Just open the lower access panel, and it will be right there in front. On my TT, it is on the right hand side near the chimney. But you may have a different brand or model frig.

Many people extend the condensate line out of the access panel so it will drip on the ground, verses on to the pan.

If you have never opened the access panel, it is easy, typically you just need a coin or a random key. There are two square like screw heads sticking out of the panel, with a slot in them. Give them a 90 degree turn and they release.
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Old 09-29-2020, 12:30 PM   #9
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The access panel is what I called a vent. Yes, been in there before. Now that I know what to look for I'll look again.

Thanks...
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Old 09-30-2020, 06:37 AM   #10
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The rear wall rot on my 2004 285RKS was due to leaking corner trim (right worse than left) and a poorly sealed right taillight. Apparently different people work on the left and right sides.
The only real way to seal the corners is to completely remove them and after cleanup seal the corner seams with the DICOR corner tape or Eternbond. Then reinstall the corner trim with less screws to minimize the penetrations and be sure to seal the screws.
I am not a fan of butyl tape. I know that is how they build 'em but I have never had any luck with it and in order to get the compression from the trim, a LOT of screws are required.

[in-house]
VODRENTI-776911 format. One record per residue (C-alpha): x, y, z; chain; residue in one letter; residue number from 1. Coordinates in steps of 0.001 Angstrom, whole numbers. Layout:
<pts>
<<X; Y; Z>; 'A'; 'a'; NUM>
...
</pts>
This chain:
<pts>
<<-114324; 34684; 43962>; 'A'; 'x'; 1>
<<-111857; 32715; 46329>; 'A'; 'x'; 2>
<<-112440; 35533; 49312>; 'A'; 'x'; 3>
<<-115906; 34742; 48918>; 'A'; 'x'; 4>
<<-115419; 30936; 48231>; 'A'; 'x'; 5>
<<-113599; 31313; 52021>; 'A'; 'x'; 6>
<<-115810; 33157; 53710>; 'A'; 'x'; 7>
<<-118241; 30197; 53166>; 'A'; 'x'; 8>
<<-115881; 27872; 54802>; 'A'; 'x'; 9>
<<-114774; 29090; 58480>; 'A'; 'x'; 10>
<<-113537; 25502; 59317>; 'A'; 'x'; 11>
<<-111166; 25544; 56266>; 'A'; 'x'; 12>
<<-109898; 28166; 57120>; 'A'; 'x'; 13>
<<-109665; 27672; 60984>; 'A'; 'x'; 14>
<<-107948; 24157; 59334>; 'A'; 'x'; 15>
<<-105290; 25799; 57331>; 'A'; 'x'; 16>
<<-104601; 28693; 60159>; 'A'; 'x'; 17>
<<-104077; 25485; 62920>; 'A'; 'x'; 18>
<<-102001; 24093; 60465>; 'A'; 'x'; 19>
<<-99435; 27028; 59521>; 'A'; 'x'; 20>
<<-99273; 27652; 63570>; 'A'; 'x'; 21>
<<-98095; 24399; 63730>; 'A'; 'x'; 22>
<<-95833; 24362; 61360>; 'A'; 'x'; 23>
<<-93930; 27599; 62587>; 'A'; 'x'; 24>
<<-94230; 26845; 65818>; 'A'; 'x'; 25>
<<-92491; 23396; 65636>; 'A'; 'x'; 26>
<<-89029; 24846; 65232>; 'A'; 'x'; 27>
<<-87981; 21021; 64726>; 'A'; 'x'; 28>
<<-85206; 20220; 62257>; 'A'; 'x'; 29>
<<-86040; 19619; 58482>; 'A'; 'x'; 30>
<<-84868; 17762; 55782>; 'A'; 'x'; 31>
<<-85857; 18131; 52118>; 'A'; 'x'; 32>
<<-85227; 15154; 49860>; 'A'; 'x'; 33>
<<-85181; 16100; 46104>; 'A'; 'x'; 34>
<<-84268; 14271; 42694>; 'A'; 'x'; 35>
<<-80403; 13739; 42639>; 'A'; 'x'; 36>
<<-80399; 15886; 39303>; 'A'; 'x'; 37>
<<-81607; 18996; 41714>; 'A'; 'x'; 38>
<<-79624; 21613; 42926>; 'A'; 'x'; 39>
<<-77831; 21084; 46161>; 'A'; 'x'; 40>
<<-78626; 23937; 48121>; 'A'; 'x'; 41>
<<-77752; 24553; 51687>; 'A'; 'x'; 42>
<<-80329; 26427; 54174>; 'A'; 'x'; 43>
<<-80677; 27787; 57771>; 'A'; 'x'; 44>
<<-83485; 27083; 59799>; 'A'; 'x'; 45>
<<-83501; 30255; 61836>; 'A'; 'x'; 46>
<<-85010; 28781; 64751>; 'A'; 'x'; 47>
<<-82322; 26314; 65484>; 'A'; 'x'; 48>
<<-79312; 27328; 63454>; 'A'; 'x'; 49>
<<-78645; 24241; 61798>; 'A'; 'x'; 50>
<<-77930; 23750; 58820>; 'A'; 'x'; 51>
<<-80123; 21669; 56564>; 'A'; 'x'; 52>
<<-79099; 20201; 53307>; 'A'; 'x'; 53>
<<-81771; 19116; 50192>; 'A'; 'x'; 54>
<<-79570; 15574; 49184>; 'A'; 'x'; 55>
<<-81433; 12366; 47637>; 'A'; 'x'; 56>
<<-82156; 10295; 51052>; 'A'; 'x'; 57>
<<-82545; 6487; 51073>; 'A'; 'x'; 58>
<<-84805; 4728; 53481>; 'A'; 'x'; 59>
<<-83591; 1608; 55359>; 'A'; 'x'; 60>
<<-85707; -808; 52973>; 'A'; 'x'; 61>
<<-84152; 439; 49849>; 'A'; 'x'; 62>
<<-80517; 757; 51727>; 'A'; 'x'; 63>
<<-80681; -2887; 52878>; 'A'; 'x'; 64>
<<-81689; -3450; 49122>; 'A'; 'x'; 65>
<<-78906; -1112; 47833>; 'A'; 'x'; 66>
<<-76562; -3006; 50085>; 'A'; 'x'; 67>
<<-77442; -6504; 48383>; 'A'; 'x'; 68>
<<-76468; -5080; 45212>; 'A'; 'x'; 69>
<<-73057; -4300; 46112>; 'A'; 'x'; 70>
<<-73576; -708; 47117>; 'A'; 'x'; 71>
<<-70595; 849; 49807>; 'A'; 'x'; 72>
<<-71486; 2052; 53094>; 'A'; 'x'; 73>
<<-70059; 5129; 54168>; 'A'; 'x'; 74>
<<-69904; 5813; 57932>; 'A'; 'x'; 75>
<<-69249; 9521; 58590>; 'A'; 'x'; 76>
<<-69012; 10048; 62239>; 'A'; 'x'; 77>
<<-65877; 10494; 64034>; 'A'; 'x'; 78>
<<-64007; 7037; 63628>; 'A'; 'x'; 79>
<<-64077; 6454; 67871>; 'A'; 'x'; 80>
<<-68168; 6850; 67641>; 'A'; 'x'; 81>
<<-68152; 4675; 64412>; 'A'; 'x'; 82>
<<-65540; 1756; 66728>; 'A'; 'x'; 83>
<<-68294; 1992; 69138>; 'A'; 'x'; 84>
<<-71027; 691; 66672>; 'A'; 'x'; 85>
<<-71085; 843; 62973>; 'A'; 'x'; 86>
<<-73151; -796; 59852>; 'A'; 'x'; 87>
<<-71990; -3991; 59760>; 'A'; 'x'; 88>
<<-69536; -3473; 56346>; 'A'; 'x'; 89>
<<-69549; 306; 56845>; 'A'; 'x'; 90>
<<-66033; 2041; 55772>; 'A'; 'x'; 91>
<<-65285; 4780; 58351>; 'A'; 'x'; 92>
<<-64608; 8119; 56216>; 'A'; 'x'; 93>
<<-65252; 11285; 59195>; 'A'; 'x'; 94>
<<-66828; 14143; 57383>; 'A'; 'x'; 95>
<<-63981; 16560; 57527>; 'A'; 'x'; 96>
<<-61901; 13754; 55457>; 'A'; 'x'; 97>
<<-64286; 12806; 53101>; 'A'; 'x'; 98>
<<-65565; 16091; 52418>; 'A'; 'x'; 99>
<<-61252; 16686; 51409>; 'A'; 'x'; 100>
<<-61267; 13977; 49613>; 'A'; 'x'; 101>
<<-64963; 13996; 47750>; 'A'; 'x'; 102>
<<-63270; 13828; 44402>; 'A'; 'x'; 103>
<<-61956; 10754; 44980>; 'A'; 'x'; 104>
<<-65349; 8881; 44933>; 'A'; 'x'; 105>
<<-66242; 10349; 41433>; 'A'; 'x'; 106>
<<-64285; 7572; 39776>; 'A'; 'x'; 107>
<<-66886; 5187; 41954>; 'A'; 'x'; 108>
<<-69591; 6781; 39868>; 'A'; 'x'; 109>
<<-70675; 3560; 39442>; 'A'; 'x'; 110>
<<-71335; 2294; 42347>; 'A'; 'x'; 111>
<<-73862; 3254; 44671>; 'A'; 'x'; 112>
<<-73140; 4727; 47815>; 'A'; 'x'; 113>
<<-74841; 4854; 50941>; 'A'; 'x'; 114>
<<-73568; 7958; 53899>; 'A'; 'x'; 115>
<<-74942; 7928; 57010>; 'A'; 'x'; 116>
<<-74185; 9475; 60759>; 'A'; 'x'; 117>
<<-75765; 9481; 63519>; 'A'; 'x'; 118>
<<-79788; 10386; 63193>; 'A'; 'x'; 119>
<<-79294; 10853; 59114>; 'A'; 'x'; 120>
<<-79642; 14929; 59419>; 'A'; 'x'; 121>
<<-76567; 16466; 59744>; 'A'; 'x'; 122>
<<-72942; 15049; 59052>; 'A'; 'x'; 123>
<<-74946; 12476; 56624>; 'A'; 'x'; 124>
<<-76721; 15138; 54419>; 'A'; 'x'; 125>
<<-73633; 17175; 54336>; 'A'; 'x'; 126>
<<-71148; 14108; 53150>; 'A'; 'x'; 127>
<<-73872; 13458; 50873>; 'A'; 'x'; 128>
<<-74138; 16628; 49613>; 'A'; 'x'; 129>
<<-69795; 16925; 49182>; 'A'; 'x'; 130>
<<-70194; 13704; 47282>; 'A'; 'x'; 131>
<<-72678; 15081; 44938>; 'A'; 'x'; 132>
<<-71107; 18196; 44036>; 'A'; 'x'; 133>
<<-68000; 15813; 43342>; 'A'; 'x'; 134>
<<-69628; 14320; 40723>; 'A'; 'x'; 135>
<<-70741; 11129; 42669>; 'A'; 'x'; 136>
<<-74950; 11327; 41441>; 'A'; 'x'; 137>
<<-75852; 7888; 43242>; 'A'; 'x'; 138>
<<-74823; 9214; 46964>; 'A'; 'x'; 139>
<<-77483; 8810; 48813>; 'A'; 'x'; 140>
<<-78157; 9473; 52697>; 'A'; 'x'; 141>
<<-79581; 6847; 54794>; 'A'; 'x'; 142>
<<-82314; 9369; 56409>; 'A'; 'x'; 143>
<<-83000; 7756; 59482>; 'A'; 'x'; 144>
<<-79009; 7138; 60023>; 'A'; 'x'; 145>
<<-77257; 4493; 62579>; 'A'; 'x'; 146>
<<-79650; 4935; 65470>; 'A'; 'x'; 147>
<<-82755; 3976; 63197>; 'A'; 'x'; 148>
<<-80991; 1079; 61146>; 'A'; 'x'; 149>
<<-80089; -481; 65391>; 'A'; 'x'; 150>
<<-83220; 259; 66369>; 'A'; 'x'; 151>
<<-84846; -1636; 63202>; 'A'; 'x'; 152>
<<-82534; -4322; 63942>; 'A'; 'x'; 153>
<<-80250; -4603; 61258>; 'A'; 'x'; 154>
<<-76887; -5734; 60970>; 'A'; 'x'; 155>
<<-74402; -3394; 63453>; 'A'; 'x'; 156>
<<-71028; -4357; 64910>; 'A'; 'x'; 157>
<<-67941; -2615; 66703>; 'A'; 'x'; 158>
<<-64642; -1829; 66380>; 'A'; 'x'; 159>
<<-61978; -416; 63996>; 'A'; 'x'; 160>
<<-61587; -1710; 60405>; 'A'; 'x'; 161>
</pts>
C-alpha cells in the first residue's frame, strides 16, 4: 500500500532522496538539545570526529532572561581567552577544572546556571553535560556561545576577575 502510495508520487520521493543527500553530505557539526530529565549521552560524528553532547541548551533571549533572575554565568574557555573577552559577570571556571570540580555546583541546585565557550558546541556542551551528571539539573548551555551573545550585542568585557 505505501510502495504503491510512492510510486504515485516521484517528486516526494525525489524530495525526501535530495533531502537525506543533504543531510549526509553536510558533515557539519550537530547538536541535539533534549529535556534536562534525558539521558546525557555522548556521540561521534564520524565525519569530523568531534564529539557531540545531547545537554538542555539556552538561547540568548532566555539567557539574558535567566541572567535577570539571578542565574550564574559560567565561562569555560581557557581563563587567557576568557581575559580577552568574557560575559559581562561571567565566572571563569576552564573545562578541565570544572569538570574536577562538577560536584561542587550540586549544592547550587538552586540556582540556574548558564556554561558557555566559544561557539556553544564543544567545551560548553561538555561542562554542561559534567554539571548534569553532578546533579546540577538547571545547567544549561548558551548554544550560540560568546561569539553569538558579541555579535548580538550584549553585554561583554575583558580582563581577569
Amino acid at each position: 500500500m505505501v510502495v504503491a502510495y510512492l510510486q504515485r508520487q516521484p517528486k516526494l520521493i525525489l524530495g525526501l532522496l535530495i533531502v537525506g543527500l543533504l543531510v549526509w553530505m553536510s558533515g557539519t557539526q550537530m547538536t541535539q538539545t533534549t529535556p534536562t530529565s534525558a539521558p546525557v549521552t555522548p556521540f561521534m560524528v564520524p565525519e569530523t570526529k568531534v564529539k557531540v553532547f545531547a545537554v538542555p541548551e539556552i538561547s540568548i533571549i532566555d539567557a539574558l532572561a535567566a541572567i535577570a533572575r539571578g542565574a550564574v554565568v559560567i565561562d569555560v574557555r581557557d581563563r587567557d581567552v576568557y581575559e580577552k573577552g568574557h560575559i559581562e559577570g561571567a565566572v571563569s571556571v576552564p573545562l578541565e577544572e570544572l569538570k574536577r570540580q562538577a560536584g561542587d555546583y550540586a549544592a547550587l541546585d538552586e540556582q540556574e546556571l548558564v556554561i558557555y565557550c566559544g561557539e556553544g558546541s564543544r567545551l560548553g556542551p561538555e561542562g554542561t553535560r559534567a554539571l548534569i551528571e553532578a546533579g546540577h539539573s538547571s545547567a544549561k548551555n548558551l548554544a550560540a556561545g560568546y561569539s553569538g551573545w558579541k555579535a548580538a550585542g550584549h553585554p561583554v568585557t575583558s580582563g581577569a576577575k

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Old 09-30-2020, 08:03 AM   #11
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Many people extend the condensate line out of the access panel so it will drip on the ground, verses on to the pan.
Just curious, about how much condensate should accumulate over a 3 day weekend?
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Old 09-30-2020, 08:14 AM   #12
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Just curious, about how much condensate should accumulate over a 3 day weekend?
I routed my condensate drain line out through the vent. After shutting down after a weekend trip, I've seen quite a bit of water come spurting out that hose. Perhaps up to a cup of water? Maybe more? Maybe a little less?

It seems it would take a LOT of fridge condensate to create the mess you're talking about. And assuming it is traveling its intended path through the hose, you should be able to see evidence of that much water pretty clearly when you open up that side fridge vent.

Check the hose to make sure it's attached to the drain outlet on the body of the fridge, and is routed to the little "pan" or route it out through the vent like others have done. May as well do it while you're messing around back there.

I'm with Jagiven on this one; unlikely to be fridge condensate...
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Old 10-13-2020, 06:37 PM   #13